Farrar, John Chipman, 1896-1974Variant names
John Chipman Farrar (1896-1974) was an American editor and publisher. From 1916 to 1927 he was the editor of The Bookman, a book review magazine published by George H. Doran Company of New York. In 1928, he help co-founded the publishing house of Farrar and Rinehart, and later in 1946 he also founded Farrar, Straus and Giroux.
From the guide to the John Chipman Farrar Letter, Undated, (Special Collections Research Center, Syracuse University Libraries)
The publisher John Chipman Farrar was born to Edward Donaldson Farrar and Sally Wright in Burlington, Vermont, in 1896. Farrar attended Yale between 1914 and 1919. His education at Yale was interrupted with a year of service with the Intelligence Division of the Army Air Service during World War I.
Early in his life Farrar aspired to be an author, and during his time at Yale he published two volumes of verse ( Portraits and Forgotten Shrines ), wrote and produced a play, Nerves, worked on the Yale Literary Magazine and co-edited the Yale Book of Student Verse, 1910-1919 . While at Yale University Farrar met Stephen Vincent Benet, with whom he collaborated on several publications and projects.
After graduation Farrar went on to work as a reporter and to publish poetry; however, he is best known as a publisher and editor. Farrar’s first publishing job was with George Doran in 1921; when the firm merged and became Doubleday, Doran & Company in 1927, Farrar was promoted within the company. In 1927 Farrar and his colleague Stanley Rinehart formed a publishing company together. While successful for a number of years, the men separated in 1946, at which time Farrar created Farrar, Straus & Company with Roger Straus. Farrar and Straus would remain in partnership throughout the rest of their lives, with the company adopting several names over its lifetime, including Farrar, Straus & Young, Farrar, Straus & Cudahy, and Farrar, Straus, & Giroux.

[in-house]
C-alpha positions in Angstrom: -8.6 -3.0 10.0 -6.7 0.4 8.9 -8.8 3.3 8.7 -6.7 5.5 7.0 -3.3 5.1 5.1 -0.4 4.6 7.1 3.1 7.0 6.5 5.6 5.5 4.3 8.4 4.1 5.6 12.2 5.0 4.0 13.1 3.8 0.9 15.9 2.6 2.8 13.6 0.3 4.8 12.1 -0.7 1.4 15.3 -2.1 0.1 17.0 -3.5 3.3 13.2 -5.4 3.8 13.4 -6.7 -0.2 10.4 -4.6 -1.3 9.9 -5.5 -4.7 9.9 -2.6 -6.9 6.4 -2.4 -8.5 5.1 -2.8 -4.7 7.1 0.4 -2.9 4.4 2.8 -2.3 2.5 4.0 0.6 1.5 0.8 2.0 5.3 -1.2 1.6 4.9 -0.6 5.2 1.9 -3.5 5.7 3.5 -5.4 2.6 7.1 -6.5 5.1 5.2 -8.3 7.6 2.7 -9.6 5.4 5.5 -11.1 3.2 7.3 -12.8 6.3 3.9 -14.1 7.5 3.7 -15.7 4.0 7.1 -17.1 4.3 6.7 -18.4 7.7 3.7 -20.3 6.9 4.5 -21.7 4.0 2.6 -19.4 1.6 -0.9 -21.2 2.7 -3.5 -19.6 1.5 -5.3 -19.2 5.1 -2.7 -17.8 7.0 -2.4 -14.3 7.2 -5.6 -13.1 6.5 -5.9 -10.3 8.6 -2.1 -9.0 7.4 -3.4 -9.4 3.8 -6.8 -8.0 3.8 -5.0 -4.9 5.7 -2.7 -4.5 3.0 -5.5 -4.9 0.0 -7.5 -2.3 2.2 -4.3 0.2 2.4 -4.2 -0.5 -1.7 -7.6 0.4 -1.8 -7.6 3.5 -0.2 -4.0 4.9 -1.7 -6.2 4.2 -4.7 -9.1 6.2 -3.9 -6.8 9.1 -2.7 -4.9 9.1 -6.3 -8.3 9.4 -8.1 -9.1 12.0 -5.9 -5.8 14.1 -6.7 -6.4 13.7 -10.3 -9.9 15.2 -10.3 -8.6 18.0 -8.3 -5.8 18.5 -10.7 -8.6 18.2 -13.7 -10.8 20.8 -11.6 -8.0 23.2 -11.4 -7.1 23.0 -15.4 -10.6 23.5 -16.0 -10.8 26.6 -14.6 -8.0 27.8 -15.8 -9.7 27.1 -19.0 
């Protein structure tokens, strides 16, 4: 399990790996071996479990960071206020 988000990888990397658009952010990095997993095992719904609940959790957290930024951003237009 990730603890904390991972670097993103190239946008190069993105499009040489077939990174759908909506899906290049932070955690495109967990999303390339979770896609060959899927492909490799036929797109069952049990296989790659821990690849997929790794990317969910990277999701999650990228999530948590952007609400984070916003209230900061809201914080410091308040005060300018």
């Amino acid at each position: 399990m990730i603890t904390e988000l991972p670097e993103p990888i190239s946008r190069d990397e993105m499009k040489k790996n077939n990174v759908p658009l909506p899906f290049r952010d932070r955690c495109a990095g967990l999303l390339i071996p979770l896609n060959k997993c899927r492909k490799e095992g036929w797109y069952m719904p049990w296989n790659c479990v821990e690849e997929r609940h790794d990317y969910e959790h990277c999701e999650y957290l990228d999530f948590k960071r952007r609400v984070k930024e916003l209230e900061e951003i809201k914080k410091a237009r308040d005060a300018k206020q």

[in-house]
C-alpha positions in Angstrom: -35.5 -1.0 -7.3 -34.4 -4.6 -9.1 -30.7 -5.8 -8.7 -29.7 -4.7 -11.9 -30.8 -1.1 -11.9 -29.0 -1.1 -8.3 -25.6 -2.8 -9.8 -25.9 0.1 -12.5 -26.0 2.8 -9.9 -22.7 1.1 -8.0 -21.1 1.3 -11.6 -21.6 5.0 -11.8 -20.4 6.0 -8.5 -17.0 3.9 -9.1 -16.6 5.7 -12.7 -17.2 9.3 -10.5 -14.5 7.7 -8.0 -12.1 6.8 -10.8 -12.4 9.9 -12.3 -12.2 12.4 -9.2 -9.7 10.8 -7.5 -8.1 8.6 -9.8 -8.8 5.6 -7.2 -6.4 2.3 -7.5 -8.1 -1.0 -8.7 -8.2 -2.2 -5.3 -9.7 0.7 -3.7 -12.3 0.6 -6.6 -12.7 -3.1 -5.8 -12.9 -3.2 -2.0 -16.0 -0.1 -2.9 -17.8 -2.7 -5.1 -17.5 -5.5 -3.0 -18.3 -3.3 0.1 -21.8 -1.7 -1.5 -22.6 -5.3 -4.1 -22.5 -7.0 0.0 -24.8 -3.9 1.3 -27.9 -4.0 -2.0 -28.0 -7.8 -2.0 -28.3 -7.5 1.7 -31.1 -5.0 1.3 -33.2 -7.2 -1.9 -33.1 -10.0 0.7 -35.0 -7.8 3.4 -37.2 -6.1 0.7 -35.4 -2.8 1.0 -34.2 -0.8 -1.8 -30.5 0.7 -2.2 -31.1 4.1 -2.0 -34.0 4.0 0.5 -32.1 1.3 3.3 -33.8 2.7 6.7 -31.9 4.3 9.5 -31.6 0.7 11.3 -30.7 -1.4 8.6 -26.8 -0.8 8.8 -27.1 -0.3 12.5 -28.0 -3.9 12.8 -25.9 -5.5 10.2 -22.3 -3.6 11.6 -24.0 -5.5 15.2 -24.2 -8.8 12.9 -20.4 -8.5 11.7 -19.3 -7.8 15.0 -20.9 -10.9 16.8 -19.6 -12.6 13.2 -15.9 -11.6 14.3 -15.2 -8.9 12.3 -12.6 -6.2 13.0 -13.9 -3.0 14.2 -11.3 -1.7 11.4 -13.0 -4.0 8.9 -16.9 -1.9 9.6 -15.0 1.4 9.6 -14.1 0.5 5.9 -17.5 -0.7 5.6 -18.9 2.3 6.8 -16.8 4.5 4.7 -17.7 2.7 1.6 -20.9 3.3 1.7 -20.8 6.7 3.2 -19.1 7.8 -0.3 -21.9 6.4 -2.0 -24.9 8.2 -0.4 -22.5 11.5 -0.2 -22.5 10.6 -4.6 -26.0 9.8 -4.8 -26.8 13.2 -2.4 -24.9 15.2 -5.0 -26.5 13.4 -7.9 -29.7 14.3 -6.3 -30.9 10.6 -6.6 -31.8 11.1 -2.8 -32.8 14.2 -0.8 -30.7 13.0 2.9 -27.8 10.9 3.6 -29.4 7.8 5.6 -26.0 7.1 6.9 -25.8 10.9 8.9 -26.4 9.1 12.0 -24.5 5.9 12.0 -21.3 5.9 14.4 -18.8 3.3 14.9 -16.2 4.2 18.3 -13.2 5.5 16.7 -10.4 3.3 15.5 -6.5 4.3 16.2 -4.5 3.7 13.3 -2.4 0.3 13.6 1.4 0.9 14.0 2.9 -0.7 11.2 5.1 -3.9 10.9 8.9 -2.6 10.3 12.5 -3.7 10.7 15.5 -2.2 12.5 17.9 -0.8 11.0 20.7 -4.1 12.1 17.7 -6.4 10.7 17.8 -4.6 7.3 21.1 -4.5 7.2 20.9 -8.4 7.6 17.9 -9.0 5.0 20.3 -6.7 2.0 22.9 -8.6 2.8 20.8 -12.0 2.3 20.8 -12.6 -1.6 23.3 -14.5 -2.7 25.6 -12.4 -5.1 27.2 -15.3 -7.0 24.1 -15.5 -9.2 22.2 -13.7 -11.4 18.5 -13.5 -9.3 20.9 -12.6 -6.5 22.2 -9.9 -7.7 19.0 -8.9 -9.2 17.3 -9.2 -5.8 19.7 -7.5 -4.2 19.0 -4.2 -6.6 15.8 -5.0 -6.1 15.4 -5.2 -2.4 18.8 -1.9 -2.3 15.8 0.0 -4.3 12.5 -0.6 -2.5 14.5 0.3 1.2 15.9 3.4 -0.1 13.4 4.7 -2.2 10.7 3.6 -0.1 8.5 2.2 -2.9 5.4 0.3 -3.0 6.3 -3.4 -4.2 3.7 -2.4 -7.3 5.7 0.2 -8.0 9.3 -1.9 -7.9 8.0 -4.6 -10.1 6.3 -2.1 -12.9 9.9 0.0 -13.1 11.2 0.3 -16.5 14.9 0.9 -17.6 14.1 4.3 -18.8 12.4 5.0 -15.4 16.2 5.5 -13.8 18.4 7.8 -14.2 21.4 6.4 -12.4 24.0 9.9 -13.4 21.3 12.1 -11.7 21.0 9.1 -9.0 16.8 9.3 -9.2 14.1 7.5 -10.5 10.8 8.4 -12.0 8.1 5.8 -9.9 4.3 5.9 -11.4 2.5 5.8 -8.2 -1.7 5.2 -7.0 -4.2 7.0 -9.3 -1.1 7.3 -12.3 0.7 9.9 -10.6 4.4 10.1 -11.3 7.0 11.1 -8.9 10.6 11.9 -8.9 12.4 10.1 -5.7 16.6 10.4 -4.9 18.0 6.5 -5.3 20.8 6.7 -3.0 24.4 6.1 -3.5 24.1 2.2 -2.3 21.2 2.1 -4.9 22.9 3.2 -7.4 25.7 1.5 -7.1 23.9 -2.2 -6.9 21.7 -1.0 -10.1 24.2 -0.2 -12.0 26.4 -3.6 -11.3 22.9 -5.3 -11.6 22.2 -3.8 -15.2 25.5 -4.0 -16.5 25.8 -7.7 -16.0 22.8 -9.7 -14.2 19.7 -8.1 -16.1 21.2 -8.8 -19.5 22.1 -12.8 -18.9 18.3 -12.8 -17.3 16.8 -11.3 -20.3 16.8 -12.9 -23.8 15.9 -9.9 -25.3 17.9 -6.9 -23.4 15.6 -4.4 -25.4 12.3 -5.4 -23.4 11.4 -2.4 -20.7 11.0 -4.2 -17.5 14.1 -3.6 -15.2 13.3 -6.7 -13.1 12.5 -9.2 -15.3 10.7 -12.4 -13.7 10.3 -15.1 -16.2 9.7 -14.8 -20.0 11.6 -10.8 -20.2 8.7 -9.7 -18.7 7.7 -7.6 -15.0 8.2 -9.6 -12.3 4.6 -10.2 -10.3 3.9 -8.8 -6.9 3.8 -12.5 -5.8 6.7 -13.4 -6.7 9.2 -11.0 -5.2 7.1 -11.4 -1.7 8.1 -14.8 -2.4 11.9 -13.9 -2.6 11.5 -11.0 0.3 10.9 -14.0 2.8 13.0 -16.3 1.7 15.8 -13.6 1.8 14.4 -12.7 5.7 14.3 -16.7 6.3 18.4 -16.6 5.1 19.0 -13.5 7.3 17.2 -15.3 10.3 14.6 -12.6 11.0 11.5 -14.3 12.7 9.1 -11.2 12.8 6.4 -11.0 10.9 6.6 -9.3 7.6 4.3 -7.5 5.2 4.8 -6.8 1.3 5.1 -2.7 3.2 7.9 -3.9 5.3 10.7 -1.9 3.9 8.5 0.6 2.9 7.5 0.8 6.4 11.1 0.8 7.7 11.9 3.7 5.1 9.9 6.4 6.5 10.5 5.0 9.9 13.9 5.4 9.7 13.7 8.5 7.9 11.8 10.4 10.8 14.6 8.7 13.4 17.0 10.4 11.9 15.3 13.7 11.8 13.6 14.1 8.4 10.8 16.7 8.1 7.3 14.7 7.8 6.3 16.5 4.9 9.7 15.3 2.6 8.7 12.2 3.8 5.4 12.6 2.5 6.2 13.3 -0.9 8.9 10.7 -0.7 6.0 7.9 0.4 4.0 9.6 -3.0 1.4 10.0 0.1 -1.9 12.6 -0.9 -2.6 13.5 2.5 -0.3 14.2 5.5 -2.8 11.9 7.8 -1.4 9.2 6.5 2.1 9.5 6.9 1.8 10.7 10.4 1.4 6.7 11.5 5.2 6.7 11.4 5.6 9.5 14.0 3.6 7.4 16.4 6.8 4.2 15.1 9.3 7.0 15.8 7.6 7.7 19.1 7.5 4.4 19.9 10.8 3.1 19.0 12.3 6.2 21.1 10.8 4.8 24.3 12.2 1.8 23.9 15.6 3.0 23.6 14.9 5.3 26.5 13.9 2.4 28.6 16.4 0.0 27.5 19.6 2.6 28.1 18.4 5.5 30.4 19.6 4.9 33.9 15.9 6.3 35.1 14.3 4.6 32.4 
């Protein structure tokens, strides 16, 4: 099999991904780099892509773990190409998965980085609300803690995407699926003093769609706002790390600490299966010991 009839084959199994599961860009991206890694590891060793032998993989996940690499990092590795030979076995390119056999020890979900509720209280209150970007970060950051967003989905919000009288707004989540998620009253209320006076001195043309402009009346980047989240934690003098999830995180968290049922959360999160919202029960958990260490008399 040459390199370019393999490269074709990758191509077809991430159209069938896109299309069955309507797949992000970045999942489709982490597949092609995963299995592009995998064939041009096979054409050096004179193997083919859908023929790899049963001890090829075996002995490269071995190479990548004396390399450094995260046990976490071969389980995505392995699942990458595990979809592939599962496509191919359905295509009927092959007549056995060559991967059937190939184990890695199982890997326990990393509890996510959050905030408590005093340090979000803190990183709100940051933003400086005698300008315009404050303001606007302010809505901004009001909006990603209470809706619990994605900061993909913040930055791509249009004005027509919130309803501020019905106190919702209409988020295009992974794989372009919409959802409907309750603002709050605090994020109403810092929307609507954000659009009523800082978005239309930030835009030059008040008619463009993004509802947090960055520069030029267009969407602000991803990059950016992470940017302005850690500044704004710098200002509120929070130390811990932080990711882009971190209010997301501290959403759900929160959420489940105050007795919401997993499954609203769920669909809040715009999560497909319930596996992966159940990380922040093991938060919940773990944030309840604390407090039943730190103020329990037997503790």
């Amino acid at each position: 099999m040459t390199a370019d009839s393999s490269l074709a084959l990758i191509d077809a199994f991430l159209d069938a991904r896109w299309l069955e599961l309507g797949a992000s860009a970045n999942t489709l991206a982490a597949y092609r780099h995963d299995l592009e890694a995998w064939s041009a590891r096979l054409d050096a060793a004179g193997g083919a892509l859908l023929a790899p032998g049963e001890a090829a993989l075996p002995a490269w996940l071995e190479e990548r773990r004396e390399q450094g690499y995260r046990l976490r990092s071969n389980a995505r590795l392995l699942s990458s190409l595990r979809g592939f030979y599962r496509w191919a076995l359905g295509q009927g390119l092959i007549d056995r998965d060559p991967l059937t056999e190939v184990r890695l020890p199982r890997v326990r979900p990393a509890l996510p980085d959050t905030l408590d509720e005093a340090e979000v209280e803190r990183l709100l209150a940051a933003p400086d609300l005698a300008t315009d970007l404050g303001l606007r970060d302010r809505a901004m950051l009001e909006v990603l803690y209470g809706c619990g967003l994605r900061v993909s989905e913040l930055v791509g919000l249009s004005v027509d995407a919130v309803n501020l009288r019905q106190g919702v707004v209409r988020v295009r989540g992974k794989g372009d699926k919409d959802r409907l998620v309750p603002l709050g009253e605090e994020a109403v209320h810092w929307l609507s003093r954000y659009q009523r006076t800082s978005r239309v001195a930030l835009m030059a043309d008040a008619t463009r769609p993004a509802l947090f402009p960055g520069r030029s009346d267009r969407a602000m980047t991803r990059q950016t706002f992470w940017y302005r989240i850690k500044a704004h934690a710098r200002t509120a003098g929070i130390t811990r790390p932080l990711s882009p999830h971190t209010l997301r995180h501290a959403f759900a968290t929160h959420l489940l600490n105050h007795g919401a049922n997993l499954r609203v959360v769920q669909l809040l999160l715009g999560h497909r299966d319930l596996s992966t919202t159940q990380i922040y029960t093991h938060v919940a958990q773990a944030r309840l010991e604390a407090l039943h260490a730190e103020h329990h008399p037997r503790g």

In addition to maintaining his publishing firm, Farrar was also involved in encouraging authors. In 1926 he founded the Breadloaf Writers’ Conference at Middlebury College with Robert Frost. He served as the president of the New York Chapter of the International Association of Poets, Playwrights, Editors, Essayists, and Novelists (PEN), as director of the Marlboro Fiction Writers’ Conference (1949-1951), and on the boards of the Poetry Society of America and the Writers’ Board for World Government. Farrar also taught at New York University (early 1920s) and Columbia University (1945-1947).
In 1926 John Farrar and Margaret Petherbridge Farrar (1897-1984) married. A graduate of Smith College (1919), Margaret Farrar is best known for her work editing crossword puzzles for Simon & Schuster and The New York Times . She also played a role in publishing; she was editor of mystery books at Farrar & Rinehart and Farrar, Straus, & Giroux and served as a member of the board of directors of Farrar, Straus, & Giroux following John Farrar’s death in 1974. John and Margaret Petherbridge Farrar had three children: John Curtis Farrar, Alison Farrar Wilson, and Janice Farrar Thaddeus.
From the guide to the John Chipman Farrar papers, 1916-1974, (Beinecke Rare Book and Manuscript Library)
|Place Name||Admin Code||Country|
|New York (N.Y.)|
|Publishers and Publishing|
|Publishers and publishing--Correspondence|
|Publishers and publishing--United States--20th century|
|Authors, American--20th century--Archives|
|Publishing, printing and book arts|